This is very interesting. I had heard that Akoyas were starting to be produced just north of Sydney (that would be the Port Stephens reference) - and maybe in Harvey Bay - Queensland. These are not close by one another - maybe 1200 - 1400km or so. James Cook Uni is much further north again. I had also heard that SS were being produced near Sydney - but maybe this new species explains both.. I might try to find out more when I get back from China in a week or so..


Yes, please do!
 
I'm not sure it's going to be as smooth - this article was from before the flash flooding in northern NSW occurred last July. There is very little news from the industry. I just hope the farms weren't affected.
 
I have a friend who had a farm at double island north of Cairns. Its probably the same program. I'll see what I can find out about it.
 
Hi everybody:
This is fascinating. And I know it's a little early to be counting our pearls, but, I wonder if the new (so to speak) species will, in addition of course to possibly being able to be re-seeded, be able to produce keishi.

barbie
 
The East Coast sites are reasonably developed although Hervey Bay farm site is up for sale. There are also Akoya's being produced on the West Coast which are fairly new developments. One farmer has swapped from black to Akoya's.
 
I have a friend who had a farm at double island north of Cairns. Its probably the same program. I'll see what I can find out about it.


Double Island North of Cairns? I thought Double Island was much further south along the central Queensland coast - in fact, closer to Hervey Bay? Which would fit with akoyas - I would think north of Cairns you would be looking at Thursday Island and the Torres Strait islands - therefore SS's?
 
I'm not sure it's going to be as smooth - this article was from before the flash flooding in northern NSW occurred last July. There is very little news from the industry. I just hope the farms weren't affected.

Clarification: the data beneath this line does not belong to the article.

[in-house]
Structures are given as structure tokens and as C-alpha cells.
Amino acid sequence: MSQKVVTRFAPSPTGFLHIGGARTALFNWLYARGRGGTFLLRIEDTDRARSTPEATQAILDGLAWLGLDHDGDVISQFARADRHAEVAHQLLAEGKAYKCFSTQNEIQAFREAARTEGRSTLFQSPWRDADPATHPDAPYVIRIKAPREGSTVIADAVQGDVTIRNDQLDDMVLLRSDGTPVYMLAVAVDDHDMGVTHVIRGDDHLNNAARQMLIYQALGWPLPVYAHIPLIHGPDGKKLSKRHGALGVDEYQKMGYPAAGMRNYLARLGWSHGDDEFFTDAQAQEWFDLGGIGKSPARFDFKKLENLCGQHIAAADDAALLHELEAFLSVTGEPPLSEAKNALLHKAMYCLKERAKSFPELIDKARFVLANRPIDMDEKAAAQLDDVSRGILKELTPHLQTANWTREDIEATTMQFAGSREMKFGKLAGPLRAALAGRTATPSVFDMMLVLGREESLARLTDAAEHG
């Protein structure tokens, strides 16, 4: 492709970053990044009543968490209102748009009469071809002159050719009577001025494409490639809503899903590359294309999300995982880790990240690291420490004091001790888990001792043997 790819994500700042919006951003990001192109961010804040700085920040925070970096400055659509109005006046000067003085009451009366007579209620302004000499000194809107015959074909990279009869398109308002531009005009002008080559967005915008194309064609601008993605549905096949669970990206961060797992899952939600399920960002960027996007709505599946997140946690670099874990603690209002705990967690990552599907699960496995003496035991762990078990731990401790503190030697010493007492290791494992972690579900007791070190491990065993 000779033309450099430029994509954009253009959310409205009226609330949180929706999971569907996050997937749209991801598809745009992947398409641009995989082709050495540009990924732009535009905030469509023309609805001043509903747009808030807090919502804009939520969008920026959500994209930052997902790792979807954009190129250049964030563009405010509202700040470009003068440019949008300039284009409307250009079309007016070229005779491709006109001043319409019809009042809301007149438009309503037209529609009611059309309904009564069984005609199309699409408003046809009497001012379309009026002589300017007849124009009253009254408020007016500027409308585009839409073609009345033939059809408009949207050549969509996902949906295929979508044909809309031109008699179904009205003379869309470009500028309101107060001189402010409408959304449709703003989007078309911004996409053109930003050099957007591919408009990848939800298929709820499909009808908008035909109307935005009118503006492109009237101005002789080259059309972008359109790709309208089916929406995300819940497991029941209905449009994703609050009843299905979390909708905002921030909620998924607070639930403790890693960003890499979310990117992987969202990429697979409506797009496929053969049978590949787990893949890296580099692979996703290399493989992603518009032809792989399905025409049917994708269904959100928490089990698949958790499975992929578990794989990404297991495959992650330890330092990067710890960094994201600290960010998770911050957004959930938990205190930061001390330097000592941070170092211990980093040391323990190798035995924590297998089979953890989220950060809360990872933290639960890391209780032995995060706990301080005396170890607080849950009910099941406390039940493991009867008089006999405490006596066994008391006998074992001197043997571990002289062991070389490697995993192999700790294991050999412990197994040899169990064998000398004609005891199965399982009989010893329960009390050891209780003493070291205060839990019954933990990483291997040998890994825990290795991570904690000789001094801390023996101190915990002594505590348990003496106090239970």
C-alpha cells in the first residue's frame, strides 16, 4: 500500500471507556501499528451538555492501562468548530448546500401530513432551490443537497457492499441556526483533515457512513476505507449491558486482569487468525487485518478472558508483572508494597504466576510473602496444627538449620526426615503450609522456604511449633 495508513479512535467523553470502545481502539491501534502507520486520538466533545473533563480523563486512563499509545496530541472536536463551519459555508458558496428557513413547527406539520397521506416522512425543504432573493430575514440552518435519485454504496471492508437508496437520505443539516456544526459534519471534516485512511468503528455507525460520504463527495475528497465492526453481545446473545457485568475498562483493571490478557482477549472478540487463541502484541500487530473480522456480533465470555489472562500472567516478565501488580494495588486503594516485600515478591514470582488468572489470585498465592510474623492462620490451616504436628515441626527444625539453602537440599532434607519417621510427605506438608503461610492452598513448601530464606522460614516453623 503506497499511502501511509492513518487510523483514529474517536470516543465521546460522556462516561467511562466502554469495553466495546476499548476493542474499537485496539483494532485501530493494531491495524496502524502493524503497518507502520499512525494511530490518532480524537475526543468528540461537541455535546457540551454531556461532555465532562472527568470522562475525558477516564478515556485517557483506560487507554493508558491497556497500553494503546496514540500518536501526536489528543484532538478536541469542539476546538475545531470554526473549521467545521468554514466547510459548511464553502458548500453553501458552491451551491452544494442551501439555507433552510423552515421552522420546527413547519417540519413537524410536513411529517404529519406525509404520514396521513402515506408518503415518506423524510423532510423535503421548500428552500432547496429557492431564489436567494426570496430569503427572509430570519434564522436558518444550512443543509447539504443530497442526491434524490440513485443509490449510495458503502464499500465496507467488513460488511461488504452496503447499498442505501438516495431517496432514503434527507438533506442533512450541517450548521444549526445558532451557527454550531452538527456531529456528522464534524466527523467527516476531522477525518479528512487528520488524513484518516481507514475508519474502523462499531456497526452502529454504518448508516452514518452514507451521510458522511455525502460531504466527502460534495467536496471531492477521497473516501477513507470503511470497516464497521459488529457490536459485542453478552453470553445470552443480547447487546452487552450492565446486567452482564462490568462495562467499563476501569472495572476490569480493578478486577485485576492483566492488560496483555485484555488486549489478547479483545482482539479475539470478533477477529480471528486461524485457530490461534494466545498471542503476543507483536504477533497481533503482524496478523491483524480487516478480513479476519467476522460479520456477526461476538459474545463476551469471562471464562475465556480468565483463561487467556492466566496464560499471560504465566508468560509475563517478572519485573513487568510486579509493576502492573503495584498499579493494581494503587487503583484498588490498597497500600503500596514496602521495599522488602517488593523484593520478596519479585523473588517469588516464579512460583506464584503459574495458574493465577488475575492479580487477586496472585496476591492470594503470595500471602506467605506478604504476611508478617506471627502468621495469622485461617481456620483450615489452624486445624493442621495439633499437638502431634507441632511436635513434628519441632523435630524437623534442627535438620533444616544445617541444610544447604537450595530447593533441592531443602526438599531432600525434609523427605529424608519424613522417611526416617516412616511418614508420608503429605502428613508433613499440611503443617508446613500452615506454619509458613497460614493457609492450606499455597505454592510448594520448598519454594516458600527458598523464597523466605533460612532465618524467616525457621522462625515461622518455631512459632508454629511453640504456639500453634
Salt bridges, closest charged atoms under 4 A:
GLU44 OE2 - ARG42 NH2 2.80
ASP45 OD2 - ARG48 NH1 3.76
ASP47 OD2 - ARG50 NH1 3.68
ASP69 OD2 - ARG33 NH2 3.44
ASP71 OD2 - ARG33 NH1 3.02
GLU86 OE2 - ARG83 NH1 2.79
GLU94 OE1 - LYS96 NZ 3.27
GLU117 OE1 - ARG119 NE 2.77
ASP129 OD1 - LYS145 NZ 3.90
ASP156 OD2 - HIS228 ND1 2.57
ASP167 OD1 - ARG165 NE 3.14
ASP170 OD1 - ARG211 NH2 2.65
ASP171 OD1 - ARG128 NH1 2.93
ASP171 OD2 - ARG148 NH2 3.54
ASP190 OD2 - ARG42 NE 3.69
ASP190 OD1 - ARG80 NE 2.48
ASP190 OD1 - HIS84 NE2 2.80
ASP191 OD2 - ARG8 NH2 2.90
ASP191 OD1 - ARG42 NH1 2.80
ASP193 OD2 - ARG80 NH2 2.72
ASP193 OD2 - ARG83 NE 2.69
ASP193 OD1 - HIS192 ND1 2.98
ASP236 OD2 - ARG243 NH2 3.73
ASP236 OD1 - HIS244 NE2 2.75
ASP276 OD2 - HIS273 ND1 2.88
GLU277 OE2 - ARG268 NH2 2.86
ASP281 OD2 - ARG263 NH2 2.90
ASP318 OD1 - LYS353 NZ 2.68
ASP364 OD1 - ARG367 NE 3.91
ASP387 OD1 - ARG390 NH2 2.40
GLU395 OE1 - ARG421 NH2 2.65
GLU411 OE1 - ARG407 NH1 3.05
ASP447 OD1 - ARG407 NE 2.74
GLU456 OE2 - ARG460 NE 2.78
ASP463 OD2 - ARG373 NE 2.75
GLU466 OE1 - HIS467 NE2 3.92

True - there were massive seas for about six weeks last July, severely affecting these waters - wonder how the farms went?
 
Double Island North of Cairns? I thought Double Island was much further south along the central Queensland coast - in fact, closer to Hervey Bay? Which would fit with akoyas - I would think north of Cairns you would be looking at Thursday Island and the Torres Strait islands - therefore SS's?

Here is Double Island

http://www.walkabout.com.au/locations/QLDDoubleIsland.shtml

My friend had a tourist pearl farm at Arlington reef. That was basically for show. But they were doing some trial farming off of Double Island some time ago . He sold to another guy and I don't know what happened with it afterwords
 
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Thanks Mikeyy - cool island, looks like a nice place to be...
 
Here are some photo's of 8mm pearls ex Hervey Bay. I have also attached a picture of a 2 yo shell.Pearl Hervey.jpg

Pearl Hervey2.jpg

Pearl Hervey3.jpg

Shell Hervey.jpg
 
Hi George,

thanks for the interesting and lovely photos. I think the nacrethickness is very good, through the surface blemishes I can clearly see that the nacre is quite thick. How long were they in the water before harvesting?
 
Not sure of exact cultivation period but based on information i received I would think around 18months on average.
 
Please note that I made an error. The Hervey Bay site is not for sale but it is the Moreton Bay site which is for sale. My apologies.
 
Here's a few more Aussie Akoya's. 12 month cultivation period (trial harvest) with size around 8mm to 8.5mm